In March, the U.S. Department of Energy released data recorded from its Aerial Measuring System as well as ground detectors deployed along with its Consequence Management Response Teams. May 06, 2011 energy.gov

BY HISAE SATO STAFF WRITER
8 May 2011

The first map of ground surface contamination within 80 kilometers of the crippled Fukushima No. 1 nuclear power plant shows radiation levels higher in some municipalities than those in the mandatory relocation zone around the Chernobyl plant.

The map, released May 6, was compiled from data from a joint aircraft survey undertaken by the Ministry of Education, Culture, Sports, Science and Technology and the U.S. Department of Energy.

It showed that a belt of contamination, with 3 million to 14.7 million becquerels of cesium-137 per square meter, spread to the northwest of the nuclear plant.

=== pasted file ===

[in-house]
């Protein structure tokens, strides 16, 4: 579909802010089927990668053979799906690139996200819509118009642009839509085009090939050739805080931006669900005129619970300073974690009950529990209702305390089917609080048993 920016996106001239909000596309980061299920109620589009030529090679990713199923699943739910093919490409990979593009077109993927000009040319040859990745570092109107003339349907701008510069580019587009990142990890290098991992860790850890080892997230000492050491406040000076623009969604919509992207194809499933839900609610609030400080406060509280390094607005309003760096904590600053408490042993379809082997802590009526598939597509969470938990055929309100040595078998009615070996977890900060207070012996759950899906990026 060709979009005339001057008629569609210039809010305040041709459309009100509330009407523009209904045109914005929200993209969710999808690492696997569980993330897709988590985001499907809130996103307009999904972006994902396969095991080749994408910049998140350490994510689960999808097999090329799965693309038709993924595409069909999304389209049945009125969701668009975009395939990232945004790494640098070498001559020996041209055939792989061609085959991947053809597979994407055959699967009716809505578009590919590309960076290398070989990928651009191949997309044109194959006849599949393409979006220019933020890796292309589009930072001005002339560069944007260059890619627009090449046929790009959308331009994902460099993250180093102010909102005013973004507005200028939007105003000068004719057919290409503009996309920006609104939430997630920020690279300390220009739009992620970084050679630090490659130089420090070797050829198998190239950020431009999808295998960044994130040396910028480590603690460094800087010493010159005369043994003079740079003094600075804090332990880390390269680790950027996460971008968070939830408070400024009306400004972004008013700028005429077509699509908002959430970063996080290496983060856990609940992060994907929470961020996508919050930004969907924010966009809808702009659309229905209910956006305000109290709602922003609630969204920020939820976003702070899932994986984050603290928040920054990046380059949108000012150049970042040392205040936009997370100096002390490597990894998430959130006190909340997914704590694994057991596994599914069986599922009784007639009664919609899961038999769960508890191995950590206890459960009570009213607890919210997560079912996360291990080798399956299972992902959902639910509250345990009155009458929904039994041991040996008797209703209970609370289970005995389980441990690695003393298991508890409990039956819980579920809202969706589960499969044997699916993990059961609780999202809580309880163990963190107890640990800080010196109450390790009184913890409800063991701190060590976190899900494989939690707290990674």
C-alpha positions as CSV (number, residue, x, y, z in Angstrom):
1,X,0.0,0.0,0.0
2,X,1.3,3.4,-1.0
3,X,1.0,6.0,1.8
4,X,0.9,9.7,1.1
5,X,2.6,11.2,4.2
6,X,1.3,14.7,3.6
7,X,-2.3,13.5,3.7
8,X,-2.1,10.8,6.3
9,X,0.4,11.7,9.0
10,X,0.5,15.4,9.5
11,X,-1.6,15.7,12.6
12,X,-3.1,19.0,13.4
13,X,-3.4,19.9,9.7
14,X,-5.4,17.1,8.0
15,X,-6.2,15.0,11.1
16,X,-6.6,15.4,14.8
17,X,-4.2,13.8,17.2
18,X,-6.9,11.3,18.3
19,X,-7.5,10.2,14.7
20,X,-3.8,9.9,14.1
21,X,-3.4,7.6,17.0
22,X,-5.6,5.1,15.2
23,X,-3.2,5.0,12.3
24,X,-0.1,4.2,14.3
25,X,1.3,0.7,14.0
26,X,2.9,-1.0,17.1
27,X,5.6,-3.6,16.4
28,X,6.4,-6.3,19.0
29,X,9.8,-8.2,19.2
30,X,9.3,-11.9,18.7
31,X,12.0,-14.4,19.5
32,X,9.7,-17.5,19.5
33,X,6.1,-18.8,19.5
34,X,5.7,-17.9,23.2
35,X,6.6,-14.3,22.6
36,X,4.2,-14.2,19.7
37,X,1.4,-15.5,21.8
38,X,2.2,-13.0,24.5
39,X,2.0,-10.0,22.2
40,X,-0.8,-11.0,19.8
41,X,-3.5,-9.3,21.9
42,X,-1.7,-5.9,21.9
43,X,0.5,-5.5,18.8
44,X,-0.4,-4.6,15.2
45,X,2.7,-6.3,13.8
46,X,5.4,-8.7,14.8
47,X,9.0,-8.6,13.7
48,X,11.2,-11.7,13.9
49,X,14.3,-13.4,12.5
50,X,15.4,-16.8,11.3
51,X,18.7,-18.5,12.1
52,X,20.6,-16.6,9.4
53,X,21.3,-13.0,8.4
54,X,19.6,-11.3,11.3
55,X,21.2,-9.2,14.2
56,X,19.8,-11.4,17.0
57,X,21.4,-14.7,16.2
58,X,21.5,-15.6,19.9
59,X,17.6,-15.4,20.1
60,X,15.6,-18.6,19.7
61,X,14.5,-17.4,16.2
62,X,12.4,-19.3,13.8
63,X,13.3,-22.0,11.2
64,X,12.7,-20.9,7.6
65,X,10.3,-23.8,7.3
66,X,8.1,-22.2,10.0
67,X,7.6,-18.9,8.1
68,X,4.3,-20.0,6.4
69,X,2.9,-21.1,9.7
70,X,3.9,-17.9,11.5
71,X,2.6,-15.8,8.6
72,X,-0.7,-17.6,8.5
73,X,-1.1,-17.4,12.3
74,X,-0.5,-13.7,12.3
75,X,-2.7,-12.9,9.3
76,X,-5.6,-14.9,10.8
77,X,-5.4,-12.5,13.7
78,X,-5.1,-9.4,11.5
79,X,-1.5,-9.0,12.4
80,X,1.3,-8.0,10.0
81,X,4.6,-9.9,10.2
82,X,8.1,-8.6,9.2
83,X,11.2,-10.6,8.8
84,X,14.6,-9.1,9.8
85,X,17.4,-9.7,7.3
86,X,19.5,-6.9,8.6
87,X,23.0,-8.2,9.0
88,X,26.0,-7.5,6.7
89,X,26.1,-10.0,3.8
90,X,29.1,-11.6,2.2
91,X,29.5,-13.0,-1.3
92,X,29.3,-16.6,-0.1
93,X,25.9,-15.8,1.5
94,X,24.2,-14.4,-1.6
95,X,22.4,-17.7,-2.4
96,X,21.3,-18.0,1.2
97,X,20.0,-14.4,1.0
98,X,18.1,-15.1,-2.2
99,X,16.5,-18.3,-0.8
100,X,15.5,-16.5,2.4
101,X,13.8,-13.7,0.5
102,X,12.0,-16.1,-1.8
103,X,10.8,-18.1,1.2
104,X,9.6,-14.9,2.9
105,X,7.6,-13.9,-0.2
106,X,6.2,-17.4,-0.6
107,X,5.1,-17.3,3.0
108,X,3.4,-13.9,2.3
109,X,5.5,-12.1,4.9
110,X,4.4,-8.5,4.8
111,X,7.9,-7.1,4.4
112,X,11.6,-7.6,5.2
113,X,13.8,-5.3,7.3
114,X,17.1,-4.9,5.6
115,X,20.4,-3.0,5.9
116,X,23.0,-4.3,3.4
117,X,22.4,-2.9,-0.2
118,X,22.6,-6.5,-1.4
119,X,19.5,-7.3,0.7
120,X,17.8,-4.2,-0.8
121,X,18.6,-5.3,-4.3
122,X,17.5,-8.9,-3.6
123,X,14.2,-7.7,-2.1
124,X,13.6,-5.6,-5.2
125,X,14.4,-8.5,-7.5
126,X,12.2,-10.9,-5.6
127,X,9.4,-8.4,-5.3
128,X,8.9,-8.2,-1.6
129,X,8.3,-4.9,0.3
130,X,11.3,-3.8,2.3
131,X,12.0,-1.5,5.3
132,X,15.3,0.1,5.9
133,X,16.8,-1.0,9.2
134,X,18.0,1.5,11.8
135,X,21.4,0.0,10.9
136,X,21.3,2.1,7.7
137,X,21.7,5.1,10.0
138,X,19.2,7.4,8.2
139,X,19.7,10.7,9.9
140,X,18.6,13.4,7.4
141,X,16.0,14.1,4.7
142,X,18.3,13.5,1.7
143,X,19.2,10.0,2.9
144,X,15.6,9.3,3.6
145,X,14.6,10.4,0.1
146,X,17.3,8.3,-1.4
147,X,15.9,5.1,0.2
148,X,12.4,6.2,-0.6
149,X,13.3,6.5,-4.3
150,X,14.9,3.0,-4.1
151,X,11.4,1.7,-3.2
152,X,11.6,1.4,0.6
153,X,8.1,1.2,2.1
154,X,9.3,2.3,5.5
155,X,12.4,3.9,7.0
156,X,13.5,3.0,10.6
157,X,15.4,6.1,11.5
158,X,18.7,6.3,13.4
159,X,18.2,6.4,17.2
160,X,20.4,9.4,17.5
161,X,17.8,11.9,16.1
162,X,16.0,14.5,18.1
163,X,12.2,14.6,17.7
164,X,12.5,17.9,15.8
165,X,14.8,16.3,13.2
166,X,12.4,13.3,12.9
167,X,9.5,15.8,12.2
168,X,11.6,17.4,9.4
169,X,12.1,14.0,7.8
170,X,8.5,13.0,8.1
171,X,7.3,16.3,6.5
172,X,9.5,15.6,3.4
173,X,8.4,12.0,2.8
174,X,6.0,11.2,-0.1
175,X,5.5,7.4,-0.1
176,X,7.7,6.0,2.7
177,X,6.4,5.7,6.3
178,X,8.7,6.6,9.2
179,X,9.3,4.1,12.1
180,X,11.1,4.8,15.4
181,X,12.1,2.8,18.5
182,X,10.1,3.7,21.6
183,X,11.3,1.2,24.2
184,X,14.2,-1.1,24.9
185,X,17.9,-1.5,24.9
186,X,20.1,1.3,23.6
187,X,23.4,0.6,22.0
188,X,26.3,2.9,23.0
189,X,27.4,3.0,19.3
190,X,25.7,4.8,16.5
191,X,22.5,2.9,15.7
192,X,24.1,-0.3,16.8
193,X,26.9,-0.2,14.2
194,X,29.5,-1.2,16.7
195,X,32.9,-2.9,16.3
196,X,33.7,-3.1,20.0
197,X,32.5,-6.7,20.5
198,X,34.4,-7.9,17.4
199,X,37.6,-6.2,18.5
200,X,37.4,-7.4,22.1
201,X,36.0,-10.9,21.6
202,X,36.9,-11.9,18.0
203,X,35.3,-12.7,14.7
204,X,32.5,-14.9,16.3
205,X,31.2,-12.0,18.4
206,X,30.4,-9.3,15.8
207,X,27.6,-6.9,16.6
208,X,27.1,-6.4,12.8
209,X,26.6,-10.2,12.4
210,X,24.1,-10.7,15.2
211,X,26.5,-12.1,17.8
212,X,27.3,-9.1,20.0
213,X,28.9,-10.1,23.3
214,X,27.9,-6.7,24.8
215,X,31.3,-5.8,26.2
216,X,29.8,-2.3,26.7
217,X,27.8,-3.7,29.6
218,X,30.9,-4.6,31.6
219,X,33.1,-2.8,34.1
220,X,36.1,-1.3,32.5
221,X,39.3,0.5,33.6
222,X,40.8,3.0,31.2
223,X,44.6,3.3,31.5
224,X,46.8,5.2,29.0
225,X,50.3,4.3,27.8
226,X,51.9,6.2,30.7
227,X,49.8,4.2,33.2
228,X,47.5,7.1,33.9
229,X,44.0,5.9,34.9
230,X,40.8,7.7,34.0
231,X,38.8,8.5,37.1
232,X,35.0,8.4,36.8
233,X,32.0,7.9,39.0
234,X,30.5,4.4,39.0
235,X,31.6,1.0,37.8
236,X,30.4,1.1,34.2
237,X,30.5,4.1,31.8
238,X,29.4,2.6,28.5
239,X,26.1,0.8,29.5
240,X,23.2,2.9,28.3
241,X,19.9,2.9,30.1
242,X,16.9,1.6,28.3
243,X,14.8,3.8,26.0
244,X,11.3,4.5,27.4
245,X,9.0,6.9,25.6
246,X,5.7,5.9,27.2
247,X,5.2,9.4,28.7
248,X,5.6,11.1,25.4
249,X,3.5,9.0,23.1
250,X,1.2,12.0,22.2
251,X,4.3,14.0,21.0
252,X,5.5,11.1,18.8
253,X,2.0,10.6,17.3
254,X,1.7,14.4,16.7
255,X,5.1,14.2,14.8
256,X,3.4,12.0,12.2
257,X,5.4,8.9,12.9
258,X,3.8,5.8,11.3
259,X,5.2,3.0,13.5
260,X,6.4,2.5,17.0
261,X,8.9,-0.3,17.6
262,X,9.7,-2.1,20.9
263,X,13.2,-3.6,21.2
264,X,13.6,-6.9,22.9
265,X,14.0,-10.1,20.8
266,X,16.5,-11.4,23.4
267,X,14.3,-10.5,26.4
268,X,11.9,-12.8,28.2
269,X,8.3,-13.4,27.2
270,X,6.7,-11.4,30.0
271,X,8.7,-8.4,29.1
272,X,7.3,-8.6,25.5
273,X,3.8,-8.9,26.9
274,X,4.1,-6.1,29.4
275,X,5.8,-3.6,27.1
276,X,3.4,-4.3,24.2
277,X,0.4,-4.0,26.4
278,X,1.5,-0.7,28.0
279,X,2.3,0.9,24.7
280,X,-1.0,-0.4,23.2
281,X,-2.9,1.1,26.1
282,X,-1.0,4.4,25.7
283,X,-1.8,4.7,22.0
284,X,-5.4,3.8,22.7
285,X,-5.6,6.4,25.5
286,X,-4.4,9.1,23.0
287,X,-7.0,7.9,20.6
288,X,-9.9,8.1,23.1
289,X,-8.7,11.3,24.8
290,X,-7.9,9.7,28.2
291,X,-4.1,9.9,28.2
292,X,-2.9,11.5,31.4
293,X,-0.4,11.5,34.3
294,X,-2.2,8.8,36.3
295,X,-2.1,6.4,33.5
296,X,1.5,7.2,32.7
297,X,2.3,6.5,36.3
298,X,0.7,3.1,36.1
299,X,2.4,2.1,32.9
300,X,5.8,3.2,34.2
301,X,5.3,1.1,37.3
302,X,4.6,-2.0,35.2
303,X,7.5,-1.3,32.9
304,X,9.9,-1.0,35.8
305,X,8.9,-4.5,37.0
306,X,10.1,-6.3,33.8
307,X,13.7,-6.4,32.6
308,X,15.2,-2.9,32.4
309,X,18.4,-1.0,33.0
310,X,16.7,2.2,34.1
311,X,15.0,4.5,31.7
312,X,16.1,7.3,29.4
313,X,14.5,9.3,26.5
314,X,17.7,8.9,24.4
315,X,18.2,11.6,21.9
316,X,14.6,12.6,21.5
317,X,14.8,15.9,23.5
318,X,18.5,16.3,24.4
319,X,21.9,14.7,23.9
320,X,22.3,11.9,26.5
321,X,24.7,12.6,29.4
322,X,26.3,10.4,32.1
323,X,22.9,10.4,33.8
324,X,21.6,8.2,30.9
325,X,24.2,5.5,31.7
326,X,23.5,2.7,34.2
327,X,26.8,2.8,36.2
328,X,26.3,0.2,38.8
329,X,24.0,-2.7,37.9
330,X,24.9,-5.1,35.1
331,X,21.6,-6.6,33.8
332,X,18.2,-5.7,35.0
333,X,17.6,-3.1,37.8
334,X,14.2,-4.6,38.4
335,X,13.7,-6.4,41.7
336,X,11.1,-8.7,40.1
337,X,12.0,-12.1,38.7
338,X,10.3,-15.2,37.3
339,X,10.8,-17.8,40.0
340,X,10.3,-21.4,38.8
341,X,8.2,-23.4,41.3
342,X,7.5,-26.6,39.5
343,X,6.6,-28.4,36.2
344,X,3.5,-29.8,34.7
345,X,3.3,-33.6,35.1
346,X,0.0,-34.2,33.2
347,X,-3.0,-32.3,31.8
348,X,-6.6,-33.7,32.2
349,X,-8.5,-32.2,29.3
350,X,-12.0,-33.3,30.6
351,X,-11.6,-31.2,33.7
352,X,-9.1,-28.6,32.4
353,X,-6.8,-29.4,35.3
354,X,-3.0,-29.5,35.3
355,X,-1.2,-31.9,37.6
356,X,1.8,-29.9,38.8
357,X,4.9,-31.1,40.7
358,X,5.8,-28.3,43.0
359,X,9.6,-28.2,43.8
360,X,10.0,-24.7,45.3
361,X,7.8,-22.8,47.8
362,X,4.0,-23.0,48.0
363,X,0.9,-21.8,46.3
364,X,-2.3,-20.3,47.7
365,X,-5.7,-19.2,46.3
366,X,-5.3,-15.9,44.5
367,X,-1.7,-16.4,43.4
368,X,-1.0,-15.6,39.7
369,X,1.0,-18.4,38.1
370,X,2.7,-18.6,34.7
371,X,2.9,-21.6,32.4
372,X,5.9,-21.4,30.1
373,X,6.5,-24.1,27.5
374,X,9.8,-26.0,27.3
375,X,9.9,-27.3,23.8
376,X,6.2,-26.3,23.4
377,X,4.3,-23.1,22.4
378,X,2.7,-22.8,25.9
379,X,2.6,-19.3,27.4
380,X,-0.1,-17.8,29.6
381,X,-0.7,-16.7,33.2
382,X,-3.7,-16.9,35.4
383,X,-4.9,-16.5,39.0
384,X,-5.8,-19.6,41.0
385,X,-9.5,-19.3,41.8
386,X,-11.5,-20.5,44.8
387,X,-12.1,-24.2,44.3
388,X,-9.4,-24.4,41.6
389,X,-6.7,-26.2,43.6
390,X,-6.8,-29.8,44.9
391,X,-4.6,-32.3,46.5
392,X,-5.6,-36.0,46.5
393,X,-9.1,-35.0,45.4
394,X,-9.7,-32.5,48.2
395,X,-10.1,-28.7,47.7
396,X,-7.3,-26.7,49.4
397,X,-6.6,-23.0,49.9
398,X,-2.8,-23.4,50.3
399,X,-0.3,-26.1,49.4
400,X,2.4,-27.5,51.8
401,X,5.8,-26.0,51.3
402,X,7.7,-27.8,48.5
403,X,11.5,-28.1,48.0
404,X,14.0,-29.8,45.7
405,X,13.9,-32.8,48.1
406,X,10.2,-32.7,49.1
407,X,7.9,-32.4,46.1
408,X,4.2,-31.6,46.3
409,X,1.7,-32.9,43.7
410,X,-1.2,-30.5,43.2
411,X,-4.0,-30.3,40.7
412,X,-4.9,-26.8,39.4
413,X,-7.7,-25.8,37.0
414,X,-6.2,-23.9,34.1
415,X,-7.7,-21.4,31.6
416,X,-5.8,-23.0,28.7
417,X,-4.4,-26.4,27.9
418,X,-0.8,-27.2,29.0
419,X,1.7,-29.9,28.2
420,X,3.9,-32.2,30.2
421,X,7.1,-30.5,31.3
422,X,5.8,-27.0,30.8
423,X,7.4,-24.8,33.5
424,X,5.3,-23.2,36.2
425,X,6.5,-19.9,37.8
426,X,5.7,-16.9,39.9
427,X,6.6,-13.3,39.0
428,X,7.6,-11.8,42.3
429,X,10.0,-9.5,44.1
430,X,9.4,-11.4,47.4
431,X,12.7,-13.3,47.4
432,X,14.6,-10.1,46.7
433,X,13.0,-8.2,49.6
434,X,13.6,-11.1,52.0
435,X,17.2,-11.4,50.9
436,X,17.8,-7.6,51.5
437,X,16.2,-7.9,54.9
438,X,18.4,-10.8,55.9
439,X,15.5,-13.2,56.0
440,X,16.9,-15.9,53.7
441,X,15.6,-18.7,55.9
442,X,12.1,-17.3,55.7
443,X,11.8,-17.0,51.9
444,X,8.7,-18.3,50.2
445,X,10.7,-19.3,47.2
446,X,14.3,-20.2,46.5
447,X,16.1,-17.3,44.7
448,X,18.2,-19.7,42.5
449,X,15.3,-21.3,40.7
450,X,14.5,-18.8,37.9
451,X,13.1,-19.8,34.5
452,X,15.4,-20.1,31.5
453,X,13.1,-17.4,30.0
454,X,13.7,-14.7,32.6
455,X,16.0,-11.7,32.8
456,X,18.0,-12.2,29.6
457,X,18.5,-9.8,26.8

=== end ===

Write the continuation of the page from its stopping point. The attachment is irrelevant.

After the 1986 Chernobyl disaster, those living in areas with more than 555,000 becquerels of cesium-137 per square meter were forced to relocate. However, the latest map shows that accumulated radioactivity exceeded this level at some locations outside the official evacuation zones, including the village of Iitate and the town of Namie.

"I am surprised by the extent of the contamination and the vast area it covers," said Tetsuji Imanaka, assistant professor of nuclear engineering at the Kyoto University Research Reactor Institute. "This (map) will be useful in planning evacuation zones as well as the decontamination of roads and public facilities. …

U.S.-Japan joint survey reveals high radiation beyond evacuation zone

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